U.S. President Donald Trump released his proposed budget for the 2018 fiscal year on Thursday. While the budget has not been passed yet—and its chances of doing so without serious changes are looking pretty slim—the proposal does illuminate Trump's priorities. Namely: he wants a massive cut in domestic spending to help pay for a major boost in military spending.
According to the Washington Post, Trump's budget calls for an extra $54 billion in military spending alongside massive cuts to the EPA, State Department, Agriculture Department, Labor Department, and Department of Health and Human services. The proposal also outright eliminates nineteen federal agencies, including the National Endowment for the Arts. The proposed budget represents an "ideal" for the Trump administration—the hard work of refining and passing it will be left to Congress.
Trump's critics have reacted to the proposal with shock and dismay.
Dan Rather, former news anchor for CBS Nightly News, had this to say:
Rather's Tweet linked to a longer post in which he decried the budget as representing a "philosophy" that doesn't believe in helping the poor, advancing science, promoting the arts, or protecting the environment.
New York Times columnist Charles M. Blow singled out Trump's cuts to heating assistance, which helps low-income households stay warm in the winter:
Indeed, many are pointing to the heating assistance cuts as especially heartless:
Other users noted the cuts to public broadcasting — cuts that will most notably affect PBS and NPR.
PBS is, of course, the network that produces "Sesame Street" and other programs aimed at educating children. In 2012, Mitt Romney was lambasted for proposing cuts to PBS — Big Bird was even mentioned by name in that year's first presidential debate.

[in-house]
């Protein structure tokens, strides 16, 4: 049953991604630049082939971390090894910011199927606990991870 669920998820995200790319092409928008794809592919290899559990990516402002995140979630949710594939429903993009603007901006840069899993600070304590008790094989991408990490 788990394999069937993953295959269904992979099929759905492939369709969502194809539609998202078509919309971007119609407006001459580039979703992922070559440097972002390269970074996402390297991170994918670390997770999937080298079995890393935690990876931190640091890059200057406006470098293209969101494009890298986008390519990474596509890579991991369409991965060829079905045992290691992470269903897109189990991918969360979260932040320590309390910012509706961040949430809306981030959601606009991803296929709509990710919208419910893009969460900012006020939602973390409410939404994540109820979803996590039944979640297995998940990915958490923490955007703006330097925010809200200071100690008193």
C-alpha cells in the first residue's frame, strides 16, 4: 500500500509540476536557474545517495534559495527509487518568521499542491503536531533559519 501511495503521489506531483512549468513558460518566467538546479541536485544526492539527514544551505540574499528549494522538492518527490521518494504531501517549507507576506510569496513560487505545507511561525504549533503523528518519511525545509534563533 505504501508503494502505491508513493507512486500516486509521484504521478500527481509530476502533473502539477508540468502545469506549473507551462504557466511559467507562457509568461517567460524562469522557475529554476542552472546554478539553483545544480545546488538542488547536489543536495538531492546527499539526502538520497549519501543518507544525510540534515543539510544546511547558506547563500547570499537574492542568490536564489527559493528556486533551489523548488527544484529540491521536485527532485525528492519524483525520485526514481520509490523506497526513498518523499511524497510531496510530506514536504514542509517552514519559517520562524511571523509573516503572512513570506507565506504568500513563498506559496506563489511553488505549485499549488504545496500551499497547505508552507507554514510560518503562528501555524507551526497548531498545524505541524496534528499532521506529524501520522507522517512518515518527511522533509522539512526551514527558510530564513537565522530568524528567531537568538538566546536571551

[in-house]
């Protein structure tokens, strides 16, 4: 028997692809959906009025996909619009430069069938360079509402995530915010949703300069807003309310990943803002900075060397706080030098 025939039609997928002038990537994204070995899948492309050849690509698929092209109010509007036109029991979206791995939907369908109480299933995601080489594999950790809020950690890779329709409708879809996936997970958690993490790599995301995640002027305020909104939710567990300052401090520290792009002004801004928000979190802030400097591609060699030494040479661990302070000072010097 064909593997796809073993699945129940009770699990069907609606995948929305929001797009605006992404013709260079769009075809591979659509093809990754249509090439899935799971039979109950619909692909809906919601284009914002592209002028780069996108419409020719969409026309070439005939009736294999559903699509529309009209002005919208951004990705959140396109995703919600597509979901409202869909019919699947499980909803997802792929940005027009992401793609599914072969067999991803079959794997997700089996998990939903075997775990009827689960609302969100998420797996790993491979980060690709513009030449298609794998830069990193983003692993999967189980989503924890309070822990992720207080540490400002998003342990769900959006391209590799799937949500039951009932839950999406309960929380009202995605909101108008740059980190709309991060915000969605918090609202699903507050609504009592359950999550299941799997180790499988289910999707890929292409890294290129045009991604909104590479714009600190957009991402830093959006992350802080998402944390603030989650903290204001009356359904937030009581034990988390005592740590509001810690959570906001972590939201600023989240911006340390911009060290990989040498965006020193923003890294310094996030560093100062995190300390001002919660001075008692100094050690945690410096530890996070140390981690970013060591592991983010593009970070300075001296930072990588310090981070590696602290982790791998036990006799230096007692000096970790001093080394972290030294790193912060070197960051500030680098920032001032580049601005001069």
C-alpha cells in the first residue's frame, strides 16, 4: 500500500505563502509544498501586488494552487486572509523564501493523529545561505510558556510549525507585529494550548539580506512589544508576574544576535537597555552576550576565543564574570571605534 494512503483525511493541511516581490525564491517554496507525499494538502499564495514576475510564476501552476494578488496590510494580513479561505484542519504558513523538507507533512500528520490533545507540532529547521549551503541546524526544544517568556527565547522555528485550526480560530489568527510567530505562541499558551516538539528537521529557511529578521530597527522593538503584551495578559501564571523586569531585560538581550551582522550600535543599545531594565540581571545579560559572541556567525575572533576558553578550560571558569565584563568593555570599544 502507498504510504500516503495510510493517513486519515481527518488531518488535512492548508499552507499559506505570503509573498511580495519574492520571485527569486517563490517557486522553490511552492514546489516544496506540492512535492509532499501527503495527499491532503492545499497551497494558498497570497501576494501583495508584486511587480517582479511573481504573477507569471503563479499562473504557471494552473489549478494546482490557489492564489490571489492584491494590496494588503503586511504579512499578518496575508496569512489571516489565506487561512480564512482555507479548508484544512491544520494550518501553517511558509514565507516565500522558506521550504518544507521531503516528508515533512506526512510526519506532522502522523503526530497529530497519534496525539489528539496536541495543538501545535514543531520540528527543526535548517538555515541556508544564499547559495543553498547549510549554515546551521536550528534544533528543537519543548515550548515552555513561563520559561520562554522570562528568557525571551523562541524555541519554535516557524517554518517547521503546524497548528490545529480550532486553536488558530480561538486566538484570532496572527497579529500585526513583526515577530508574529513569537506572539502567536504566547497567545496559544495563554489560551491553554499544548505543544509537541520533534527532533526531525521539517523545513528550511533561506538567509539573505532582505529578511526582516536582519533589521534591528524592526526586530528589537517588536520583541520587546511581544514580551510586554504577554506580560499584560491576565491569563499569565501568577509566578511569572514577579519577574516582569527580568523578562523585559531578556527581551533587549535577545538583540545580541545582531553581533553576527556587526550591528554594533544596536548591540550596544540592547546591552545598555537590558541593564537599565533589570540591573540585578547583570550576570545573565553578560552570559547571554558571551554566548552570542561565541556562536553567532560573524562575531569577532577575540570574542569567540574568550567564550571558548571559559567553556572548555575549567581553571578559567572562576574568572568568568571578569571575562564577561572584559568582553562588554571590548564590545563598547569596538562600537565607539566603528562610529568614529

Kyle Griffin, a producer with MSNBC, tweeted an image of a memo sent by Meals on Wheels, another program headed for the chopping block.
Meals on Wheels provides millions of meals each year to seniors in need. Responding to the proposed cuts, spokesperson Jenny Bertolette told CNN: "It is difficult to imagine a scenario in which they will not be significantly and negatively impacted if the President's budget were enacted."
Some folks were pleased with the budget, however, notably those in the defense sector. And the official Department of Homeland Security sent out several tweets highlighting the benefits to DHS:
Other Twitter users voiced approval as well.
And yet the vast majority of commenters — on all parts of the political spectrum — seem dissatisfied with the budget as proposed.
Again, Trump's proposed budget will likely not make it through Congress unchanged. But the budget reveals the kind of country the Trump administration wants to build. As Dan Rather puts it, "it is an opening salvo in a battle for the soul of America."